What Is a REIT?

Compare Different Types of REITs, How They Work and What to Watch Out For

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Did you know you could acquire the benefits of owning large-scale, income-producing real estate without maintenance calls and constantly having to find new tenants to fill empty rooms?

Here’s why you might want to research adding real estate to your investment portfolio. Let’s talk about REITs.

Related: Just the Basics: 9 Common Ways to Invest

What Are REITs?

REIT stands for ‘Real Estate Investment Trust’ and essentially is a company that owns income-producing real estate.

They are often compared to mutual funds and ETFs but instead of owning stocks, a REIT owns a portfolio of residential properties or mortgages, which may include office buildings, apartments, hotels, and malls. A REIT is unlike other real estate companies because it does not develop and resell real estate properties. Instead, a REIT buys and develops properties to manage them as a part of its own investment portfolio. REITs allow investors to earn a share of the income produced through commercial real estate without having to buy commercial real estate on their own.

REITs must have at least 100 shareholders, and at least 75% of the REIT’s assets must be invested in real estate.

What Types of REITs Are There?

You can invest in either a publicly traded REIT or a non-traded REIT. Publicly traded REITs are typically considered a safer bet because they are listed and traded on a major stock exchange and have liquidity.

This means that when a public REIT is not performing well, investors may choose to sell the underperforming REIT. That is not always the case with non-traded REITs. Non-traded REITs require shareholders to buy and sell shares from the company that manages the trust and often have high up-front fees, sometimes as high as 12%-15% of the investment.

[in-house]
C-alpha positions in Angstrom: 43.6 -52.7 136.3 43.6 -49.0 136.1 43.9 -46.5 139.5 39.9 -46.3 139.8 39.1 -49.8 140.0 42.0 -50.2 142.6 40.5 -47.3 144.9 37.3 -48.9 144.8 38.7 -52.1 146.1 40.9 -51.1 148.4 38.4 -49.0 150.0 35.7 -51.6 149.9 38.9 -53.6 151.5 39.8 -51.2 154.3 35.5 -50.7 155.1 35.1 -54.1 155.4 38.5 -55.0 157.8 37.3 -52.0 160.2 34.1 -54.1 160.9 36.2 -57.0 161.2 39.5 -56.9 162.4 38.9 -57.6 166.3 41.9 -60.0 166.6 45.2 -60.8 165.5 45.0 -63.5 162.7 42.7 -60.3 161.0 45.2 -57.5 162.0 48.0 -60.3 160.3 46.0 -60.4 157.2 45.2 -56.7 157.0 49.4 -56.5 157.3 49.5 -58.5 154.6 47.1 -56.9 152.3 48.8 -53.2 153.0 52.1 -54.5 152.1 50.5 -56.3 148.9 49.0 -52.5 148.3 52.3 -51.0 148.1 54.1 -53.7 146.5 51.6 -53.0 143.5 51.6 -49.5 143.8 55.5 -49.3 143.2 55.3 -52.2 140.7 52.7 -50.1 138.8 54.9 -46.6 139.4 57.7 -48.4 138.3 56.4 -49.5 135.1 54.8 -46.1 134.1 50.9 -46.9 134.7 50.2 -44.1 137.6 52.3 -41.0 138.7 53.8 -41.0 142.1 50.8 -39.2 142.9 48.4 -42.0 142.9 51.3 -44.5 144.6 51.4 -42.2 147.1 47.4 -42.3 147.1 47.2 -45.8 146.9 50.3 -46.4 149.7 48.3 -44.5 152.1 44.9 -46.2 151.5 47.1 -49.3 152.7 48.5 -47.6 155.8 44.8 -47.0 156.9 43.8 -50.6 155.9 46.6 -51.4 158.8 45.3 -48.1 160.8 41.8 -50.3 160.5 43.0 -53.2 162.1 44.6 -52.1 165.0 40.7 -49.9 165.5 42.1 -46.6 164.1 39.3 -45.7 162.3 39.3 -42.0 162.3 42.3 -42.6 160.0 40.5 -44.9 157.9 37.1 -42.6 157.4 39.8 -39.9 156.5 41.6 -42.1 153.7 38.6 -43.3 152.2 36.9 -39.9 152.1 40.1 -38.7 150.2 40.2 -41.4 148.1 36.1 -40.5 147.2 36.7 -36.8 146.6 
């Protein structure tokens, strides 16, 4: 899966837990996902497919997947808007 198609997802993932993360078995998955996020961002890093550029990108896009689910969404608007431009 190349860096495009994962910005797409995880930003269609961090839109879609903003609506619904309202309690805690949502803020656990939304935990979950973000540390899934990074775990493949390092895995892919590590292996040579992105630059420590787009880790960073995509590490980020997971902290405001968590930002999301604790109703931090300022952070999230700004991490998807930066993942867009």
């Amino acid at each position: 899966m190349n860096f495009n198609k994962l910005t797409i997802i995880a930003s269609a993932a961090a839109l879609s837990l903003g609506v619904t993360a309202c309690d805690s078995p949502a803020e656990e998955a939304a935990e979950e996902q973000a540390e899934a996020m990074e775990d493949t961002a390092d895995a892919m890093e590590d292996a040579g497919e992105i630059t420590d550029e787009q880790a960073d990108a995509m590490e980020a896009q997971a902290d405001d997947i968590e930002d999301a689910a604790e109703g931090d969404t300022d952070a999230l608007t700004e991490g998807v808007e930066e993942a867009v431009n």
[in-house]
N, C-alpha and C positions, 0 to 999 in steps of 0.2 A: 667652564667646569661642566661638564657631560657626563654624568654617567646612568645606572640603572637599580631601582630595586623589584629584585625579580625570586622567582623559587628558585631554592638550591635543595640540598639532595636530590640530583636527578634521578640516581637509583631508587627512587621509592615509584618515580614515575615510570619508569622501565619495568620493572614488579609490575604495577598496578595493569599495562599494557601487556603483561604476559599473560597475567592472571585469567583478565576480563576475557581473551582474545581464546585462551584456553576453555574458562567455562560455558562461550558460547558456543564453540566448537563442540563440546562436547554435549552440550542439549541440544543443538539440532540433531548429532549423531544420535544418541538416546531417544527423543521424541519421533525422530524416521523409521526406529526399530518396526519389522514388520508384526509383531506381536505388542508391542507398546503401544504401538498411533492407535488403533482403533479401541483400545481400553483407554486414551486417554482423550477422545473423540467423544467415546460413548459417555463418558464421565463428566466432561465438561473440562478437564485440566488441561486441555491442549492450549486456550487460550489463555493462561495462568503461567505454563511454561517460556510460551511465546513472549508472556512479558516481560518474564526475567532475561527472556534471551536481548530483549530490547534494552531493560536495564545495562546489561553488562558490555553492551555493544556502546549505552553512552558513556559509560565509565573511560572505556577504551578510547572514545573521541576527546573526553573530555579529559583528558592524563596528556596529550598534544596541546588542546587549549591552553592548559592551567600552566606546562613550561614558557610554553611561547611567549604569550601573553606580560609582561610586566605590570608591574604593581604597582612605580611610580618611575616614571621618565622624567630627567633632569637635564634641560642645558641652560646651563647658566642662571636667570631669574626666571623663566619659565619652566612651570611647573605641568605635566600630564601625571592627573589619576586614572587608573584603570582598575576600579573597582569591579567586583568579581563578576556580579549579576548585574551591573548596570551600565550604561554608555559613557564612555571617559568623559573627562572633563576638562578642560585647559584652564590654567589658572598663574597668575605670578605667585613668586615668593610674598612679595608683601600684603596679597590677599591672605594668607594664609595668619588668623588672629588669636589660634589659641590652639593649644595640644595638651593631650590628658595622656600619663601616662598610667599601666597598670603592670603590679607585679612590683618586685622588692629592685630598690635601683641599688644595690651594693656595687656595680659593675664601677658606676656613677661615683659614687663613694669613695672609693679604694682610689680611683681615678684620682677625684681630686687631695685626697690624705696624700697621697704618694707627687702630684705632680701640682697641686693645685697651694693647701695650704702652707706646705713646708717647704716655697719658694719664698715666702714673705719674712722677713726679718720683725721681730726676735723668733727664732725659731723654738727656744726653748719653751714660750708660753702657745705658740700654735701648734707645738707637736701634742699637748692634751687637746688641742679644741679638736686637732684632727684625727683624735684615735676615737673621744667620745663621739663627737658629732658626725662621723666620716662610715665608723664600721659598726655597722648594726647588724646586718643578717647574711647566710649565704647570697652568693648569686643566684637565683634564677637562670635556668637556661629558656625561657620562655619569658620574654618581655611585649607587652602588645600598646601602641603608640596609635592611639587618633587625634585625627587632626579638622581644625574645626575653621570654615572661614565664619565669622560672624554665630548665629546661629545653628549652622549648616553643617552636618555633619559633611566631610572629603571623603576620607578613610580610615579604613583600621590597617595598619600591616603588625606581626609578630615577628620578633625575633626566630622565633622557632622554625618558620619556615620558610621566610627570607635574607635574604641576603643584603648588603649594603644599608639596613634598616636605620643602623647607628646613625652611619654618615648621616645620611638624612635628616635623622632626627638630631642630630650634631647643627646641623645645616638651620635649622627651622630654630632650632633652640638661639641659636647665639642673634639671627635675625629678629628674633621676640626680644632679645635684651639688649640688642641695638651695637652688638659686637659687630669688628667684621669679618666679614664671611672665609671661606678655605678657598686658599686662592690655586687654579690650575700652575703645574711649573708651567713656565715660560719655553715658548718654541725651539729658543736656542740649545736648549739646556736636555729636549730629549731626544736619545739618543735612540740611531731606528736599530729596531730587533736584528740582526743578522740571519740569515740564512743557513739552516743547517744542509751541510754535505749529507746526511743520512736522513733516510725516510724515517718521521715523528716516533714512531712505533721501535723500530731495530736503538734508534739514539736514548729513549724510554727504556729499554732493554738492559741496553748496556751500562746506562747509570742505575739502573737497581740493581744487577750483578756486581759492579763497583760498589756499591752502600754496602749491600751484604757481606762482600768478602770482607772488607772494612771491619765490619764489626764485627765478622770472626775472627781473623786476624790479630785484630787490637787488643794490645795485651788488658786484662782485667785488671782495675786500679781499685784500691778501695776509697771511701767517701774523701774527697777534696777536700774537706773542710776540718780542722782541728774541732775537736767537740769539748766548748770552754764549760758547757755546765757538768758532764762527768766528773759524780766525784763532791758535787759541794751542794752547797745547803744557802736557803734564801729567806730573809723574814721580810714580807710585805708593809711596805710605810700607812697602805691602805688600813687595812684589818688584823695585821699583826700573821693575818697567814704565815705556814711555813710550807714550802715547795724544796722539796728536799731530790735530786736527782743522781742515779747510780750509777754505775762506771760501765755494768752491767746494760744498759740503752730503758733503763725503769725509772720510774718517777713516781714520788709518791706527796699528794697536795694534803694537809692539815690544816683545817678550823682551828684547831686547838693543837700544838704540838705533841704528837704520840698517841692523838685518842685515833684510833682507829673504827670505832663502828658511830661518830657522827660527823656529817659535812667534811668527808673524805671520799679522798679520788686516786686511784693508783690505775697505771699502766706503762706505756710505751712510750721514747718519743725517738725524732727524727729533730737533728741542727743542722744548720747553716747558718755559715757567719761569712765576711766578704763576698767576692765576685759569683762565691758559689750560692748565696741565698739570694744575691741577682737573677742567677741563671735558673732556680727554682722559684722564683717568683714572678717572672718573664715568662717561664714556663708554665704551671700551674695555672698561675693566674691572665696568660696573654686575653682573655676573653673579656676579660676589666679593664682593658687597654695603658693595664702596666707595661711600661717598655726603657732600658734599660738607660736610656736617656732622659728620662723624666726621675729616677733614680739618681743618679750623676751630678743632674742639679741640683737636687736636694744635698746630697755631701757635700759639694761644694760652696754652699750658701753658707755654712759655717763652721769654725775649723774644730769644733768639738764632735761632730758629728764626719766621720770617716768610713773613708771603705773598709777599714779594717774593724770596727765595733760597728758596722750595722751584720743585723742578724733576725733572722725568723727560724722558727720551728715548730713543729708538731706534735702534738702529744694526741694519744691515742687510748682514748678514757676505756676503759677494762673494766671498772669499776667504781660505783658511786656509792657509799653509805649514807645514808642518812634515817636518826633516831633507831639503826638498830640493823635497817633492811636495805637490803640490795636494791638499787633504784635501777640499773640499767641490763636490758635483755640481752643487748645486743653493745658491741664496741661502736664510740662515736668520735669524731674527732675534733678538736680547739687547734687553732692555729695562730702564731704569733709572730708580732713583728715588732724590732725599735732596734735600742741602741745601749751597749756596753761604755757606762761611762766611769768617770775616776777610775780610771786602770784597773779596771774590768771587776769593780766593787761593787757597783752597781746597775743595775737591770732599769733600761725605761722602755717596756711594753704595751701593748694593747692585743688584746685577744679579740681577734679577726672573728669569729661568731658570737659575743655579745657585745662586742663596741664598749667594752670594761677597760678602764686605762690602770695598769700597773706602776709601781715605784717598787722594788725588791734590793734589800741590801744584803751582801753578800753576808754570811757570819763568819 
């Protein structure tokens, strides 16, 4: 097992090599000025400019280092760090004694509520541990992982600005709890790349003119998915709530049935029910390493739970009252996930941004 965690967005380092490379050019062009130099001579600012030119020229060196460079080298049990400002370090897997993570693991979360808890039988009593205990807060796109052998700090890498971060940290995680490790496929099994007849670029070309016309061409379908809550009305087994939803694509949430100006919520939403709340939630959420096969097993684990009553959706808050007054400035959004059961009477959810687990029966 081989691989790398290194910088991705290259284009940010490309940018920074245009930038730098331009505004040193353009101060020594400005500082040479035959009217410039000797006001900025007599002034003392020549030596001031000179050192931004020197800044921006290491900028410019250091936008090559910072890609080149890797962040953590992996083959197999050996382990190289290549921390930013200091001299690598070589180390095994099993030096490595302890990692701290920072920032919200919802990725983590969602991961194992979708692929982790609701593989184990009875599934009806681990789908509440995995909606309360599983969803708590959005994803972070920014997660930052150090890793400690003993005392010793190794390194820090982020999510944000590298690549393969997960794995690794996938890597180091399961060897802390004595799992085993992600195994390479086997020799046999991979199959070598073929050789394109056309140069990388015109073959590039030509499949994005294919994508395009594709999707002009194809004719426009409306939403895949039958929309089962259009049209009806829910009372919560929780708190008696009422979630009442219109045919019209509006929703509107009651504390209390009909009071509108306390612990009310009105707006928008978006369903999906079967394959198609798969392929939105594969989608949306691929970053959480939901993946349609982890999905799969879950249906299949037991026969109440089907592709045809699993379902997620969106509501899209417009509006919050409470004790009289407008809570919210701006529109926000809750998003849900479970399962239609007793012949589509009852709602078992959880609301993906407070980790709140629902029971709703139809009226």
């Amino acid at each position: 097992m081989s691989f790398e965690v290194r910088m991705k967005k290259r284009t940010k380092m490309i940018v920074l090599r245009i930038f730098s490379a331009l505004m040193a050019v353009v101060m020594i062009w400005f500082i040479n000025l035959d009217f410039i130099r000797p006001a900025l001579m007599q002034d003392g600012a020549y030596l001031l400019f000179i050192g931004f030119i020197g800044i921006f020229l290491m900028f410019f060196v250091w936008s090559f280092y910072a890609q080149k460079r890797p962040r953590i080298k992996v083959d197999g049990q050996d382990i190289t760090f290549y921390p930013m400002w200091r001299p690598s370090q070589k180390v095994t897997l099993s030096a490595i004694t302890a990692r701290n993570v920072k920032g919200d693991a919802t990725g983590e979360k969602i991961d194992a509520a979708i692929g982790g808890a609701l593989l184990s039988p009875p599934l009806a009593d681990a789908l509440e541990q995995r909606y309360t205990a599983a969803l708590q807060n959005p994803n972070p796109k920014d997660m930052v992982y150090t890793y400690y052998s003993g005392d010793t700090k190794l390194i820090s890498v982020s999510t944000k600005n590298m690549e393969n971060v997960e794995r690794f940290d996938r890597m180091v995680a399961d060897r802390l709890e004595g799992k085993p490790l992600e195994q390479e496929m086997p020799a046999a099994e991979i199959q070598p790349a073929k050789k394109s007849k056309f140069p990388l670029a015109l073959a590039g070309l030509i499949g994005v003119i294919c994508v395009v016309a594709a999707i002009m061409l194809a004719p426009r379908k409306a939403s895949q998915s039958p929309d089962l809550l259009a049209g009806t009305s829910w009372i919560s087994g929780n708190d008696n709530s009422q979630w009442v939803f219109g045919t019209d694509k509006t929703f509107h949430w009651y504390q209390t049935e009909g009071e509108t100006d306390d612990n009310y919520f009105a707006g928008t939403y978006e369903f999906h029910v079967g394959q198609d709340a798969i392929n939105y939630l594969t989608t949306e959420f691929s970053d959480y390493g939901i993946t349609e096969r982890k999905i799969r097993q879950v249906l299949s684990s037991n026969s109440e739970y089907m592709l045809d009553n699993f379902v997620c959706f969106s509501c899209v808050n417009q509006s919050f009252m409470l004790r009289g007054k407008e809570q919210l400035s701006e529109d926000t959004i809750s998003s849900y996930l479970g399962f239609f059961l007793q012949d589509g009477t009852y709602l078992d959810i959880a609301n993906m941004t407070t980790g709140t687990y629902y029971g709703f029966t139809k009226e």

During the recession in 2008, some real estate investment companies halted their REITs. This left shareholders stuck with their investments as real estate values plummeted.

Related: The Seven Layer Dip of Fees to Avoid When Investing

What Are the Benefits of Investing in a REIT?

REITs are increasingly popular because they include a steady income stream and offer a way to include real estate in one’s investment portfolio. In other words, they are required by law to maintain dividend payout ratios of at least 90%. As of August 2016, REIT's have averaged an 11.1% annual return over the past 20 years, compared to 8.1% for the S&P 500 Index, according to Bloomberg. But as with any investment, there are most certainly some risks and limitations. So it is important to research and understand how the REIT you are considering works and operates before you invest. Let’s get into it.

What Should I Look for When Buying a REIT?

One of the important things to know about a REIT before you invest is the quality and structure of its holdings. In the U.S. there are 3 main kinds of REITs: equity, mortgage and hybrid.

Equity REITs invest in and own commercial properties such as apartment buildings, shopping malls and warehouses, so they are responsible for the value of their real estate assets and their income stream comes primarily from leasing space to tenants.